Home About Chat Users Issues Party Candidates Polling Firms Media News Polls Calendar Key Races United States President Senate House Governors International

New User Account
"A collaborative political resource." 
Email: Password:

  Taxes
Parent Issue
Economics 
 Sub-Issues
Bush Tax Cuts 
Estate Tax 
ISSUE DETAILS
ContributorU Ole Polecat   
Last ModifiedArmyDem February 18, 2007 09:40pm
DescriptionWhere is the tax burden focused, and where should it be?

INFORMATION LINKS
Calculator - How much you pay to what in the budget  Discuss
FairTax  Discuss
Repeal the Tanning Tax!  Discuss
The "L" Curve  Discuss

BOOKS
Title Purchase Contributor
The FairTax Book  Purchase Rob Brodner 

NEWS
Date Category Headline Article Contributor
Apr 15, 2014 07:00am Perspective 8 Infuriating Facts To Remember On Tax Day  Article Imperator 
Apr 14, 2014 08:10am Report Federal Taxes at Historic Lows  Article RP 
Mar 11, 2014 02:00am News 40 Percent of What You Pay for Beer Goes to Taxes.   Article kal 
Mar 11, 2014 02:00am News The worst U.S. states to die in.  Article kal 
Mar 05, 2014 03:00pm Study Raising the Minimum Wage to $10.10 Would Cut Taxpayer Costs in Every State  Article RP 
Feb 17, 2014 07:00am Editorial The IRS targets political speech again  Article Imperator 

DISCUSSION
[View All
108
Previous Messages]
 
R:549kal ( -57.2262 points)
Tue, April 10, 2012 02:49:16 AM UTC0:00
I started giving my kids an allowance when they were 2 years old.

They get $1 for each year of their age. They also have to give back 25 cents for each dollar.

I've explained to them it's kinda like taxes. It's money you've earned, but you don't get to have it.

The money goes into a bank account in their name that I have told them they get when they turn 18. They can spend it on a down payment on a car or anything else.

They understand that if they want something that costs $30, they will have to save up more than that to cover sales tax.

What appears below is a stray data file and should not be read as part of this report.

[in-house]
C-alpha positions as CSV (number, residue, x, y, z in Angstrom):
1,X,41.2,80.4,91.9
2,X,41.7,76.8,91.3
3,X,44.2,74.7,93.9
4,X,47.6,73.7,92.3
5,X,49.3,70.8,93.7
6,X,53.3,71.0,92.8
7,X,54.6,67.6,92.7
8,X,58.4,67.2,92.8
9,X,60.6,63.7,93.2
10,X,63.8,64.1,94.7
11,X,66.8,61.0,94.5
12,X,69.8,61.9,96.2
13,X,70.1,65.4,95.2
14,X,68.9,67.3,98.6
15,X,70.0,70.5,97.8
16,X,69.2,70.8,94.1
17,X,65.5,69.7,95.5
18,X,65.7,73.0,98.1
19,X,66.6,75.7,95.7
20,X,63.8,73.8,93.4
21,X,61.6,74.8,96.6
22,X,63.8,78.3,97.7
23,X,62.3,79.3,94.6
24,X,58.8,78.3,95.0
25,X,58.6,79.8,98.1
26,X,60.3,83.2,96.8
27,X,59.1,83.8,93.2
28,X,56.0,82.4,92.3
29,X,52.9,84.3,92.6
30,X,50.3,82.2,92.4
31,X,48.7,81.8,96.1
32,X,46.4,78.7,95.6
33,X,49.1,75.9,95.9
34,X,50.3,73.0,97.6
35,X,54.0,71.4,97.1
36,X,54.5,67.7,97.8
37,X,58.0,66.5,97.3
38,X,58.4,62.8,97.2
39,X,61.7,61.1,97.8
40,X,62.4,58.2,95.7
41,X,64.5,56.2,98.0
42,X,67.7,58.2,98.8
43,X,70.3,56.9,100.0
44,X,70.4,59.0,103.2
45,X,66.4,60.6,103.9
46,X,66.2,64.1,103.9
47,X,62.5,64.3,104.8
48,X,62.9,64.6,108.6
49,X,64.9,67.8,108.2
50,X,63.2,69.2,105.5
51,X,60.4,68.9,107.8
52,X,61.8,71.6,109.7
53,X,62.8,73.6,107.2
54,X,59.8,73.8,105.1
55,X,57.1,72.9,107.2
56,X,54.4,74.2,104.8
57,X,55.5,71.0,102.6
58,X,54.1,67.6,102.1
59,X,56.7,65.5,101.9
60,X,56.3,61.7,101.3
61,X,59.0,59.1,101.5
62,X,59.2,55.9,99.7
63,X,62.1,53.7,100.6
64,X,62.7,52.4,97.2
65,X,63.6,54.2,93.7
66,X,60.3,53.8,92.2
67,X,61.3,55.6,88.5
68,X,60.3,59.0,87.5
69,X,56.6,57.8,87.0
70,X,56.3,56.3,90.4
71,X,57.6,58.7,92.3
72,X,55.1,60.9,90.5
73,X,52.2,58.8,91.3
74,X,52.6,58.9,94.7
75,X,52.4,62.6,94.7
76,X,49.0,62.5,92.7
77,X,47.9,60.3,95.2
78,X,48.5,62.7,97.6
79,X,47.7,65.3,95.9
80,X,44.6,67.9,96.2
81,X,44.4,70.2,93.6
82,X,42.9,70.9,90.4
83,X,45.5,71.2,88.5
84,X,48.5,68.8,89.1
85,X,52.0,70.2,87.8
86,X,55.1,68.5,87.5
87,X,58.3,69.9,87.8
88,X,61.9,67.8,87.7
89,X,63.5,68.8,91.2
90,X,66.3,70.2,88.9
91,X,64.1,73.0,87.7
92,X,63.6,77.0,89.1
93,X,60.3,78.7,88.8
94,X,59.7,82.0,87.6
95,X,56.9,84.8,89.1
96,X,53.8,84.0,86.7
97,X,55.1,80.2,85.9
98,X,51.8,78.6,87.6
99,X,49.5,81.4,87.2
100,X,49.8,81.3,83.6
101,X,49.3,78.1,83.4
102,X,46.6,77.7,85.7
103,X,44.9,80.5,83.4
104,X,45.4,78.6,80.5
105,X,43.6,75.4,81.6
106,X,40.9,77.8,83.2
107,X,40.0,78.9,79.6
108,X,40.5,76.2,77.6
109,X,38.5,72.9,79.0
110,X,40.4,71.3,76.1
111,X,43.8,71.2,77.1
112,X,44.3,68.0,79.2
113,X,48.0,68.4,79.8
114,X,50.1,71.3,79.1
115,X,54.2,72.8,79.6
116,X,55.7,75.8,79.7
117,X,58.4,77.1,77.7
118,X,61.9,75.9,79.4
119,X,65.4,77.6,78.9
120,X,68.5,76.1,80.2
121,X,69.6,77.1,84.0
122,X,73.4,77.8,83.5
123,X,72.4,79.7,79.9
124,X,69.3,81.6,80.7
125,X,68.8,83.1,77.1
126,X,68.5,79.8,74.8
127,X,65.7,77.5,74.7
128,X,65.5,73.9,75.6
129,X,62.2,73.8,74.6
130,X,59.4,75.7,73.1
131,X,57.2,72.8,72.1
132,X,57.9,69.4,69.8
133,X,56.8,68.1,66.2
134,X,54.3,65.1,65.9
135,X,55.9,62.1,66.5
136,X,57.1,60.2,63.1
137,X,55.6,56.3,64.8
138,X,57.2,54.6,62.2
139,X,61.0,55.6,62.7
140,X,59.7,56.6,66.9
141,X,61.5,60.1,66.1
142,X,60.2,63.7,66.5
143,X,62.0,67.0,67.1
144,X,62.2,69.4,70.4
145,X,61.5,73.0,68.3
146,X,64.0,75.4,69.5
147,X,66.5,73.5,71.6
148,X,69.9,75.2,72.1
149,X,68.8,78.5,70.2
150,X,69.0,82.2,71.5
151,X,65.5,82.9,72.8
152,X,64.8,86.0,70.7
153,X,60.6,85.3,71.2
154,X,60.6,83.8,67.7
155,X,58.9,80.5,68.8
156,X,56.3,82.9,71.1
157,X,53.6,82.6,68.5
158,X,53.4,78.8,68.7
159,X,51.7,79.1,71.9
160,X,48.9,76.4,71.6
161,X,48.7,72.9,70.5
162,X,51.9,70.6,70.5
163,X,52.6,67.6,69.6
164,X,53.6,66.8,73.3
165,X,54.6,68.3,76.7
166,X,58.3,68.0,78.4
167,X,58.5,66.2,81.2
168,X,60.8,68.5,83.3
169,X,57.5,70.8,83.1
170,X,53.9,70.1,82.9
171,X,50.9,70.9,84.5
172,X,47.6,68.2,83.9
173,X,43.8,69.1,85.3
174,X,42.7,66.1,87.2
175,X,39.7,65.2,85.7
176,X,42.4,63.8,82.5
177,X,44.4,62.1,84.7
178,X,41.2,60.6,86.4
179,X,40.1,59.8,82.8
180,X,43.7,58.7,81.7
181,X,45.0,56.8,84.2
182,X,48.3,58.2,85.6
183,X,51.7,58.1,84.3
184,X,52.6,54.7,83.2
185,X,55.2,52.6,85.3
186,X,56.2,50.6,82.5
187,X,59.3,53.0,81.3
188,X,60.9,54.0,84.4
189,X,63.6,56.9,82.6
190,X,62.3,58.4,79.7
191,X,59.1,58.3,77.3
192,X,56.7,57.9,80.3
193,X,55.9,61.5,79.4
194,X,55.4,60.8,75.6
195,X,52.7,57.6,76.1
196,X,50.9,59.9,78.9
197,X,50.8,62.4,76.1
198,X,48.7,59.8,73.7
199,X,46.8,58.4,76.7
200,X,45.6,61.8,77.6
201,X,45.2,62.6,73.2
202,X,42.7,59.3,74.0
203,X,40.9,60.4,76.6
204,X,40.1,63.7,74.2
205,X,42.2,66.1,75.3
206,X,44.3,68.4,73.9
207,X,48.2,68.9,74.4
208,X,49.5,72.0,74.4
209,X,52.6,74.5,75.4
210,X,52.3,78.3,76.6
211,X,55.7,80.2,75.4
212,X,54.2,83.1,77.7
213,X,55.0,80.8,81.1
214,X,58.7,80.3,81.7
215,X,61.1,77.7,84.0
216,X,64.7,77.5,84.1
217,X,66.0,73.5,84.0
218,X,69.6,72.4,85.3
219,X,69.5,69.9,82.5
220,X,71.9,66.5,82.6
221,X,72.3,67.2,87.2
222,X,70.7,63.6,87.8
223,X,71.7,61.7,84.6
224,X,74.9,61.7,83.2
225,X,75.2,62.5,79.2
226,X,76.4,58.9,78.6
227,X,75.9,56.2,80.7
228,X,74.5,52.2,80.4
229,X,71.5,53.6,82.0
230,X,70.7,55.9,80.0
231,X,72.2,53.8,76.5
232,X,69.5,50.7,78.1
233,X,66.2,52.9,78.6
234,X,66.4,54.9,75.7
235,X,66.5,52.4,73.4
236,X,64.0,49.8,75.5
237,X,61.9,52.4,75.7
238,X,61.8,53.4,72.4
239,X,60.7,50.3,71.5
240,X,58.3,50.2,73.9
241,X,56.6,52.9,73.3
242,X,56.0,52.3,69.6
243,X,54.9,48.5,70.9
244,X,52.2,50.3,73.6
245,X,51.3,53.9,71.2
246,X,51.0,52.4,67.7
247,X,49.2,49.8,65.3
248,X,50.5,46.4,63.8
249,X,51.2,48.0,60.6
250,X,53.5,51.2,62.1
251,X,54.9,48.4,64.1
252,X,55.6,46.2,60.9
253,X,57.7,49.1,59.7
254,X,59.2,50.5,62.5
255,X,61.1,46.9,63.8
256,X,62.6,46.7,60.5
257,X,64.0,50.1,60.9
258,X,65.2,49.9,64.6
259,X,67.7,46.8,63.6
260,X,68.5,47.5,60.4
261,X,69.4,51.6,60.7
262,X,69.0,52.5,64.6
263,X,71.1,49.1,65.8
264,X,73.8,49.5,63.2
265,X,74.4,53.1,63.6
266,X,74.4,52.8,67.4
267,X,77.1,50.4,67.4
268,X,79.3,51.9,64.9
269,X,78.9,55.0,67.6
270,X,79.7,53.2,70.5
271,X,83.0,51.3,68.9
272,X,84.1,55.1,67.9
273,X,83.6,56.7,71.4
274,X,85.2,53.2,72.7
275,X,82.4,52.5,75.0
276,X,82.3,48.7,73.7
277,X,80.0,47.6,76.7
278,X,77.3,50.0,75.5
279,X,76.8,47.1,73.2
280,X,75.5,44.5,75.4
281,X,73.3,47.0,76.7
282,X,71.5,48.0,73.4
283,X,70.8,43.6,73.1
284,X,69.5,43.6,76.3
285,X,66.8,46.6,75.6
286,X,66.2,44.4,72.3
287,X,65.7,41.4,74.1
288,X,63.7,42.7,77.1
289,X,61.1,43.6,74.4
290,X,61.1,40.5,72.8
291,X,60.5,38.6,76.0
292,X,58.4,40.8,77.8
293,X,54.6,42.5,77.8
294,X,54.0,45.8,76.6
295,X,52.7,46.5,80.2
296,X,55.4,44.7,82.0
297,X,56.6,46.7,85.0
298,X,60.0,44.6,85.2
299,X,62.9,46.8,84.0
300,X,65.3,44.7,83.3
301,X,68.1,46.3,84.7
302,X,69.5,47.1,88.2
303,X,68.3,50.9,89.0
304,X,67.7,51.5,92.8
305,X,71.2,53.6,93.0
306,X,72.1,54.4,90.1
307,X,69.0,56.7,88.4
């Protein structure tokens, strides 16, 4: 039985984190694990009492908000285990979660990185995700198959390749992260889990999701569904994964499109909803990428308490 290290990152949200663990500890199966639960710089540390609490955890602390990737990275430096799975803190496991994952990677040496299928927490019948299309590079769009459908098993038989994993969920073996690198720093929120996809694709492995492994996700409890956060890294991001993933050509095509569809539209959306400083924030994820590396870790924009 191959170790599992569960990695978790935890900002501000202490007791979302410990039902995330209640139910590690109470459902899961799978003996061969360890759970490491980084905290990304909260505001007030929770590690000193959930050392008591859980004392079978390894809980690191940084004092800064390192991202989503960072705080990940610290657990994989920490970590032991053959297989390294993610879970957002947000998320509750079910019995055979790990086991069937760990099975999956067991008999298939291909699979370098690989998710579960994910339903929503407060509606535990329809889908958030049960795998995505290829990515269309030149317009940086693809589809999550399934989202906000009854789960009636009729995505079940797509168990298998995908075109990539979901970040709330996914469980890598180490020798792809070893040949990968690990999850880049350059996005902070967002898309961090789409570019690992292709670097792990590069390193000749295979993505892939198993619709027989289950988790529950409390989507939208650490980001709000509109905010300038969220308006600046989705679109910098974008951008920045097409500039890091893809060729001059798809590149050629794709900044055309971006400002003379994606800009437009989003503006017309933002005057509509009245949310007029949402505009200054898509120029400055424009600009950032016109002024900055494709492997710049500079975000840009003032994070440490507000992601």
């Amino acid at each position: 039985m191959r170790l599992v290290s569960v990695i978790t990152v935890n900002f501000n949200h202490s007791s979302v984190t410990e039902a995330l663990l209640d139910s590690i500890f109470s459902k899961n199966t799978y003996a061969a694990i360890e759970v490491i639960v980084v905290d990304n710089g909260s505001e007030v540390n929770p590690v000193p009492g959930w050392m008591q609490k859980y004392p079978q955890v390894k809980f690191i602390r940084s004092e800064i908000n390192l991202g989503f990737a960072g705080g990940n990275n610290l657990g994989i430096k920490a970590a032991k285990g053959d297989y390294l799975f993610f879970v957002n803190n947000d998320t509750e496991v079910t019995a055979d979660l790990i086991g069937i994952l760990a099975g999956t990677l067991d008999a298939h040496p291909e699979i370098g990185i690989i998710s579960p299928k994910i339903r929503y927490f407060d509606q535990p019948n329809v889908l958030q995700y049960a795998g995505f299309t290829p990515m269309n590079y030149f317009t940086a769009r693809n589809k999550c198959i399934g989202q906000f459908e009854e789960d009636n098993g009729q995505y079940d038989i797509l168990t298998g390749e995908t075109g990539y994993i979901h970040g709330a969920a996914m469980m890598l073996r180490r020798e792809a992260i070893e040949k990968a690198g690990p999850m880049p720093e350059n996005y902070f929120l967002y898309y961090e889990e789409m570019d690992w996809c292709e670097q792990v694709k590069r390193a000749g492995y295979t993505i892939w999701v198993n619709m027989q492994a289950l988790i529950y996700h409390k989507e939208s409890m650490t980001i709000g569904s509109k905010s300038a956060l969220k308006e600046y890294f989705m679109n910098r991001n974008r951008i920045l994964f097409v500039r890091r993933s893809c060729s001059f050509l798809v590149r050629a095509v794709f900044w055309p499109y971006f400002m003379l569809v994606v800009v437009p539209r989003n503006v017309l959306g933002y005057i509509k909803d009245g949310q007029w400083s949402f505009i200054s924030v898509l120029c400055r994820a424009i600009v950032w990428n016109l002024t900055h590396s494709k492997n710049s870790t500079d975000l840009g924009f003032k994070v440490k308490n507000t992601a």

At a far earlier age than most kids, mine have learned the value of money. When most other parents were parents were having to deal with little kids having a hissy fit in a store for a toy, all I have to do is explain to them that they don't have enough enough money saved for the toy that they wanted.

My kids understand the value of saving.

Their allowance is not dependent on any chores as I wanted to teach them value of saving money.

They do not get anyt money for daily chores, but when I need them to do extra things, I will pay them. This has also tuaght them the value of work.


I am very proud to say that at an early age, I have taught my kids the value of saving and earning money.

 
R:8516Spen ( 128.4489 points)
Tue, April 10, 2012 11:57:45 AM UTC0:00
Not a bad idea, I guess. If you're giving out an allowence, anyway. I never gave one to my daughter, period. She could *earn* up to one dollar a week by doing various household chores, and that amount could be decreased if I didn't like the job she did. But I never thought of introducing a tax system, and I probably should have.

 
R:549kal ( -57.2262 points)
Tue, April 10, 2012 01:35:10 PM UTC0:00
The reason I did not want to couple the weekly allowance with chores was because it would have limited opportunities to learn the value of saving. It's worked very well and I'm sure I won't have kids who kill their credit scores when they go away to college.

Here's how I do it. My son is 7 so each Wednesday, he gets $7. Of that, he has to give me back the amount of 7 quarters, $1.75. That amount is put in a piggy bank which I later deposit in a bank account in their name.

If there is an expensive item that he wants to save for, he gives me however much of the remaining $5.25 to put in a savings envelope. Lately he has only been keeping $1 because he is saving up for a Nintendo 3DS game.

By squirreling away Christmas and allowance money, my 7 year old son saved enough money to buy a new nintendo 3DS.